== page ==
Fair and Unbalanced
Littwin: Panic, politics and the global market sell-off
The Twitter panic machine and volatile Republican candidates don’t necessarily fit into the do-nothing, don’t-look, don’t-sell historical model about how to respond to a global-market crash.
For those who say the stock market sell-off was a wake-up call, I have to agree. I woke up, turned on the iPhone and saw this headline fairly shouting at me from The New York Times website: “Dow down 1,000 points!!! End Times Near!!!”
OK, that wasn’t the exact headline. The Times rarely uses exclamation points. But you get the idea.
The Dow was, in fact, down 1,000 points minutes after the opening bell. China’s stock market was continuing its slide/crash — they’re calling it the Great Fall of China on CNBC — and was off another 8 percent. Oil was trading briefly at $40 (wait, shouldn’t that be good news for consumers?). Donald Trump was saying this proves he should be the president because … China. Oh, and he’s really, really rich.
It was definitely a shock. It was so bad, in fact, that Starbucks CEO Howard Schultz sent an email to employees asking them to be “sensitive” to customers who might be under stress, although it’s unclear how a heavy dose of caffeine would help. You can see why Schultz might be sensitive. Starbucks stock went down 5 percent, and according to Fortune, that meant Schultz lost something like $86 million.
But the really peculiar thing about the Wall Street sell-off — in which the Dow rallied to regain 800 points by the early afternoon and then plummeted again to finish more than 500 points down for the second consecutive session — is the advice we were given in how to deal with a volatile market that had lost 9.5 percent of its value in a week:
I know that sounds like something you would hear from Congress, but that was the exact advice in the Times. Take Some Deep Breaths, and Don’t Do a Thing.
Nate Silver, who is always right (or used to be), tweeted this link to his FiveThirtyEight site: Whatever you do, don’t sell.
The venerable Atlantic offered this advice: How to Deal With Market Instability: Don’t Watch.
(This advice was certainly followed by some readers. By midday the most popular story on The Washington Post website was about salad being overrated. Clearly people could not stand to even look at the front page.)
Do you find any of this remotely comforting? Of course you don’t. We’re told that the market was due a correction, which is a technical term for “dropping like the Rockies in the NL West.” We were told about Tobin’s Q ratio and we already knew about China and about the worries over how high and how quickly the Fed might raise interest rates. So, sure this correction had to happen, although I don’t remember my broker mentioning it to me, say, last week.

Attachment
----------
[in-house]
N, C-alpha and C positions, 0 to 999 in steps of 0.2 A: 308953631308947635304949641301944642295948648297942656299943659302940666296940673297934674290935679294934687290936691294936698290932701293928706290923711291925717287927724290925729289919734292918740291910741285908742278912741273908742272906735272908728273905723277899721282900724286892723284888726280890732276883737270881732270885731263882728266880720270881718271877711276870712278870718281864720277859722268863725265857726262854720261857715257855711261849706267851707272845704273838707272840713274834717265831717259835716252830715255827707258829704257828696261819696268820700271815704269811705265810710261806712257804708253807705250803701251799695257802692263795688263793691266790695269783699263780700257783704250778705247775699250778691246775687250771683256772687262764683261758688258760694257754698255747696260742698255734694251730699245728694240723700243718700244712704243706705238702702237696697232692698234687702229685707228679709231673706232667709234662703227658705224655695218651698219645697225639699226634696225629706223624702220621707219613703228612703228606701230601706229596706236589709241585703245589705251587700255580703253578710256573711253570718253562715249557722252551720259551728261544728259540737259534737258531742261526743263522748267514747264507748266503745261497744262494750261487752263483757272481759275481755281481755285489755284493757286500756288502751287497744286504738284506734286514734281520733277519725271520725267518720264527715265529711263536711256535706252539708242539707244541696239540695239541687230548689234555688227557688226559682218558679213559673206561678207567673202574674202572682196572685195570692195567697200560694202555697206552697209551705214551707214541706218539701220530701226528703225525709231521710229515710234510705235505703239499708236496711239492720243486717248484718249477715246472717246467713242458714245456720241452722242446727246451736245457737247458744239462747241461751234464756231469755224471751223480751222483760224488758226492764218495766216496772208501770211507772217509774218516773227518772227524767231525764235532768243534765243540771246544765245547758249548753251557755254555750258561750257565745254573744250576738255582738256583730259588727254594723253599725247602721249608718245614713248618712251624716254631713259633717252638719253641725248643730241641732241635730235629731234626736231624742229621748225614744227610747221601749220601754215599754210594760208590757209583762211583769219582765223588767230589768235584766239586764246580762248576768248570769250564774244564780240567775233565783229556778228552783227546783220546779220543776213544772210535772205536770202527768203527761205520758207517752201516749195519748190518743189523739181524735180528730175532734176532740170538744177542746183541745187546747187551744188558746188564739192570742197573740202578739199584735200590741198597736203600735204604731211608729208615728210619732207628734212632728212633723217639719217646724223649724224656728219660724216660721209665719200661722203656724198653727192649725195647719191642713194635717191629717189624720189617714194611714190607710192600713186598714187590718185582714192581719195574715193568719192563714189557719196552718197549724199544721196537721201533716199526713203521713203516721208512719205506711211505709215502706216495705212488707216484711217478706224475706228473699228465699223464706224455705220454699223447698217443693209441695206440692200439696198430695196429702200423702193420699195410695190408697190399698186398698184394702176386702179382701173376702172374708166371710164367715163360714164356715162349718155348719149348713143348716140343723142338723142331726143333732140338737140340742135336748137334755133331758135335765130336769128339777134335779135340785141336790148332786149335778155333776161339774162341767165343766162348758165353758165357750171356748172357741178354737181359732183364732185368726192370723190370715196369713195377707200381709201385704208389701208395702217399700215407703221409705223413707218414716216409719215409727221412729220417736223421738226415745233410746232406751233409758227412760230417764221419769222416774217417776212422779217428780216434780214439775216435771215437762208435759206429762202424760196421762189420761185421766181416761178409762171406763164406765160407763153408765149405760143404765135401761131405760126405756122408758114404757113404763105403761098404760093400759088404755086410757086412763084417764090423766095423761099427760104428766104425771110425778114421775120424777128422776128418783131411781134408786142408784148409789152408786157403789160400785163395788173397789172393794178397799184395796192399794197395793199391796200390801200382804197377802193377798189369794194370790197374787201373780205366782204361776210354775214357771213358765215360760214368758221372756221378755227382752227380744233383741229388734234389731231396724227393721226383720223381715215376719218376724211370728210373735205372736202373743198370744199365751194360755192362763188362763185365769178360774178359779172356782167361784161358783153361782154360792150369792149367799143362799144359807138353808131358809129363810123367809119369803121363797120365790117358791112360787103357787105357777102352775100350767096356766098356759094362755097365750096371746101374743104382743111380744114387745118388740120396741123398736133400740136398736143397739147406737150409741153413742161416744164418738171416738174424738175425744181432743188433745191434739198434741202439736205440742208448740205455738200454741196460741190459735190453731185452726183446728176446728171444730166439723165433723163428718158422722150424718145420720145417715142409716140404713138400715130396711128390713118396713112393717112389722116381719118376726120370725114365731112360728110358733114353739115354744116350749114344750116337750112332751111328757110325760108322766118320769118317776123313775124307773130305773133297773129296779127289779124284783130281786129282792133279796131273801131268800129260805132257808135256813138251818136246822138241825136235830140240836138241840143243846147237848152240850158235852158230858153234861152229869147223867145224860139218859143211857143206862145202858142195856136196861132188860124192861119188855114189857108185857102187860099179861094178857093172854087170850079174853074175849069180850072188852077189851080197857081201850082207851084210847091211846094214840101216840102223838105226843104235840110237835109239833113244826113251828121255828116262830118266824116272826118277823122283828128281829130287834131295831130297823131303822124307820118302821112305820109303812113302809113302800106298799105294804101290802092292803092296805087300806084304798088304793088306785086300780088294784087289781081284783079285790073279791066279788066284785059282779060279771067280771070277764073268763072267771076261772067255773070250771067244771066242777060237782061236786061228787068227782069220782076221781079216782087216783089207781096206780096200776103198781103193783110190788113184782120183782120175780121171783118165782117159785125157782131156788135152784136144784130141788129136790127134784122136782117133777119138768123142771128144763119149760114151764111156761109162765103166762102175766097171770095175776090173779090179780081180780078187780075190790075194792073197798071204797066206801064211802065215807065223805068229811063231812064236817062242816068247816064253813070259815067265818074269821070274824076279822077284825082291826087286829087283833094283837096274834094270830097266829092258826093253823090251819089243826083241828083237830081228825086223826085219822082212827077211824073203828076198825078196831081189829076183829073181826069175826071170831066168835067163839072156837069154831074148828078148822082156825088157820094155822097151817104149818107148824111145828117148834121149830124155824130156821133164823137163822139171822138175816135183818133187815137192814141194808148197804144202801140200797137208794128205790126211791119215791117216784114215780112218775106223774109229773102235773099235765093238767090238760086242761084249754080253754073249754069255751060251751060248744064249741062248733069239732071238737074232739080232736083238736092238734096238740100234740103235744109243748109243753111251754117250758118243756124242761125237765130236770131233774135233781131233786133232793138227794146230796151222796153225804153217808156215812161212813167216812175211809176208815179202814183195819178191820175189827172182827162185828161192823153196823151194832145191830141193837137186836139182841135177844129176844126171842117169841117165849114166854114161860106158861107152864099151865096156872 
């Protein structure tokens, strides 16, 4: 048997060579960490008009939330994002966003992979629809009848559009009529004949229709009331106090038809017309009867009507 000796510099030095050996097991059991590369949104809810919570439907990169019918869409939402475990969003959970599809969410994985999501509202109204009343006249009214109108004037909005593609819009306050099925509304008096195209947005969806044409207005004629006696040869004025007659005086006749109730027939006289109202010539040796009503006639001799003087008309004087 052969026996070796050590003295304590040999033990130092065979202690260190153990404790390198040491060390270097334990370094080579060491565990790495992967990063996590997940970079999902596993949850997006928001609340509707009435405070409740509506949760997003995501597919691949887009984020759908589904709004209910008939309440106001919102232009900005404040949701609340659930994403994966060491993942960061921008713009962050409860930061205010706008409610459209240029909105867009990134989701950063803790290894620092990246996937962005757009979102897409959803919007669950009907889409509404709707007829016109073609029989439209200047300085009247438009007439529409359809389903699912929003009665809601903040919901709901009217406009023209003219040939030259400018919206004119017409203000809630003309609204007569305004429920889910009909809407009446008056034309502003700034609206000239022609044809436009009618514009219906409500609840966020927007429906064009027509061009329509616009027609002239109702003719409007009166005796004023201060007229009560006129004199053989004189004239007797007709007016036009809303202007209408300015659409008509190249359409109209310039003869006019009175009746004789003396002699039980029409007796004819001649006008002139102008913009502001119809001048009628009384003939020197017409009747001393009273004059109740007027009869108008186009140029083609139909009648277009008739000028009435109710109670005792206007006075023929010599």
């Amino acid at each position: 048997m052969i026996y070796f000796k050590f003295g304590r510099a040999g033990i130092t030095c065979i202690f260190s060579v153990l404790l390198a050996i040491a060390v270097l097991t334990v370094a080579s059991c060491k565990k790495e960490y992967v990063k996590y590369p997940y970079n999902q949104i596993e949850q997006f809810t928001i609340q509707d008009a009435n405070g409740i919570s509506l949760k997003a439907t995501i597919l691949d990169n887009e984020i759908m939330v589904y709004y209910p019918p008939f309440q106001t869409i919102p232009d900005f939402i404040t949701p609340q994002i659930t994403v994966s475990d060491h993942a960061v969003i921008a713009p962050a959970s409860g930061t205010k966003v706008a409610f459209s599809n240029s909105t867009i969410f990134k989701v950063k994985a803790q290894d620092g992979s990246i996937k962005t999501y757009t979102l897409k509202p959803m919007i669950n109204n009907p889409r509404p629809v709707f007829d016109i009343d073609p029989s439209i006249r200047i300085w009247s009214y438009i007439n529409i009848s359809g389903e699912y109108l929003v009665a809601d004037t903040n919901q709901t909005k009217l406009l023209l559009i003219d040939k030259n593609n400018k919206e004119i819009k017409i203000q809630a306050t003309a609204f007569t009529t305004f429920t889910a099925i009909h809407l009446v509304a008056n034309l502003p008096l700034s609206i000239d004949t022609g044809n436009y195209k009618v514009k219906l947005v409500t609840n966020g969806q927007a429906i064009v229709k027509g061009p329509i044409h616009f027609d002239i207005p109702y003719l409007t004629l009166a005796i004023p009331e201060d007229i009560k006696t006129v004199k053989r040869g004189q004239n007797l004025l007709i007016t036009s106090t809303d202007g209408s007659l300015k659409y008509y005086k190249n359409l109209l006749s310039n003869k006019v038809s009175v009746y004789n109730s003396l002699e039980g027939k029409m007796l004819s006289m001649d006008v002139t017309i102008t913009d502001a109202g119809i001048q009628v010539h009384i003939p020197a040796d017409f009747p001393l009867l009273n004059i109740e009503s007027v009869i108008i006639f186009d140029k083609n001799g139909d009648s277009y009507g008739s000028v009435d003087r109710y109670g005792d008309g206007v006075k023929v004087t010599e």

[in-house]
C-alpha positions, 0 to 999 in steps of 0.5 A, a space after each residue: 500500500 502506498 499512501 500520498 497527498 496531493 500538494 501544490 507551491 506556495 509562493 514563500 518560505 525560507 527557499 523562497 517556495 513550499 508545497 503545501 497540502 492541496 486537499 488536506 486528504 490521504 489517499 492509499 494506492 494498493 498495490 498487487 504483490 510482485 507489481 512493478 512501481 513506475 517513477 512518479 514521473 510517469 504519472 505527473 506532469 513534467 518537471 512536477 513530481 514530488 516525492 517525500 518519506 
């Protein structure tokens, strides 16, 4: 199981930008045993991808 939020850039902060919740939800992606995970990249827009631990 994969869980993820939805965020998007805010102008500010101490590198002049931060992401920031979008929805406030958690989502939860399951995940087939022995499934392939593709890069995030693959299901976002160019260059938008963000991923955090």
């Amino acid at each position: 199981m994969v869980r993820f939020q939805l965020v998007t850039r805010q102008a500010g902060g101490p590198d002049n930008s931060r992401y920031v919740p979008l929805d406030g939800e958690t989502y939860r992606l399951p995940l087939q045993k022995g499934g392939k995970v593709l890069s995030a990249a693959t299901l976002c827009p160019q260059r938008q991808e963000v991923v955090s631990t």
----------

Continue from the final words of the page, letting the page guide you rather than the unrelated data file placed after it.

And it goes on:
Panic is the big worry on Wall Street, which is why all the wise heads offered charts and history to prove their point about doing nothing, and noted, wisely enough, that trying to outguess the market is a fool’s game. The killer point was that if you hadn’t sold off your 401(k) in 2008, as the Great Recession began, you’d have made your money back in only a few years.
But there’s a hitch in counting on historical models. They didn’t have Twitter in 2008. Well, technically they did, but just barely. In 2008, there were 300 million tweets per quarter, which sounds like a lot except that, seven years later, there are now 500 million per day. In 2008, if you wanted to spread panic, you had to rely on the Drudge Report. Today you have tens of millions of Tweeters who don’t need anyone’s help. Global markets lost something like $3 trillion in three days. How many times can you Tweet that before breaking out in a sweat?
And, of course, there’s the presidential race, and with 17 Republicans trying to get noticed, some of them had to take a shot and get out there early on disaster alert, even if none of them — not even the billionaire – knows what comes next. But, with luck, it could be something really, really bad. Yahoo had a nice roundup of GOP reaction, any part of which you could have predicted.
Chris Christie, who is apparently still in the race, blamed Obama’s China policy and that Obama “doesn’t know how to say no to spending, doesn’t know how to say no to a bigger and more intrusive government.” Of course, the market has had one of its all-time great runs while Obama’s government was intruding, but it’s a thought.
Scott Walker, meanwhile, was saying that it’s time for Obama to develop some “backbone” and cancel the state visit scheduled next month by Chinese President Xi Jinping. Because that would certainly calm the markets.
And the Donald, who has no trouble getting noticed, was up early Tweeting that the “markets are crashing” and that “This could get very messy!” He ended with this advice: “Vote Trump.” But he wasn’t quite done. Later he would go on O’Reilly to out-Walker Walker, saying how he would deal with the Chinese president:
“I would not be throwing a dinner. I would get him a McDonald’s hamburger and say we’ve got to get down to work.”
I don’t know what a President Trump (did I really write those words?) would do for the suddenly-struggling Chinese economy and its impact on the U.S. economy. But he’d probably have some great ideas on what they could do with their wall.
Photo credit: Johan Larsson, Creative Commons, Flickr.
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